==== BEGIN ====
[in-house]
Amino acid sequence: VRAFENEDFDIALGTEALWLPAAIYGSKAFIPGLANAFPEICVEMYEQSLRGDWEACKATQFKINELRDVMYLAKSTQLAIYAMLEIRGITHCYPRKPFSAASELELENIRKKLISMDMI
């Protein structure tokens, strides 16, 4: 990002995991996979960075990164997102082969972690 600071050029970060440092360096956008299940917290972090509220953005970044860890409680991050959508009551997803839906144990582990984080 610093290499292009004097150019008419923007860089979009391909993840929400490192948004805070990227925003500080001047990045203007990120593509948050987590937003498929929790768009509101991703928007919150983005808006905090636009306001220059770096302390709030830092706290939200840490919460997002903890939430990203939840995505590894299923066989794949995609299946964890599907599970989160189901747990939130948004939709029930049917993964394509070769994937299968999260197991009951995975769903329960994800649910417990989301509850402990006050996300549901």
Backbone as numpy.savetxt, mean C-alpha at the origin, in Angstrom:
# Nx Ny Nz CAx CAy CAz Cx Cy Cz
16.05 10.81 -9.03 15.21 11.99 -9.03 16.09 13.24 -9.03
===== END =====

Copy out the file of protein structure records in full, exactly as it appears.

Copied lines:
[in-house]
Amino acid sequence: VRAFENEDFDIALGTEALWLPAAIYGSKAFIPGLANAFPEICVEMYEQSLRGDWEACKATQFKINELRDVMYLAKSTQLAIYAMLEIRGITHCYPRKPFSAASELELENIRKKLISMDMI
């Protein structure tokens, strides 16, 4: 990002995991996979960075990164997102082969972690 600071050029970060440092360096956008299940917290972090509220953005970044860890409680991050959508009551997803839906144990582990984080 610093290499292009004097150019008419923007860089979009391909993840929400490192948004805070990227925003500080001047990045203007990120593509948050987590937003498929929790768009509101991703928007919150983005808006905090636009306001220059770096302390709030830092706290939200840490919460997002903890939430990203939840995505590894299923066989794949995609299946964890599907599970989160189901747990939130948004939709029930049917993964394509070769994937299968999260197991009951995975769903329960994800649910417990989301509850402990006050996300549901």
Backbone as numpy.savetxt, mean C-alpha at the origin, in Angstrom:
# Nx Ny Nz CAx CAy CAz Cx Cy Cz
16.05 10.81 -9.03 15.21 11.99 -9.03 16.09 13.24 -9.03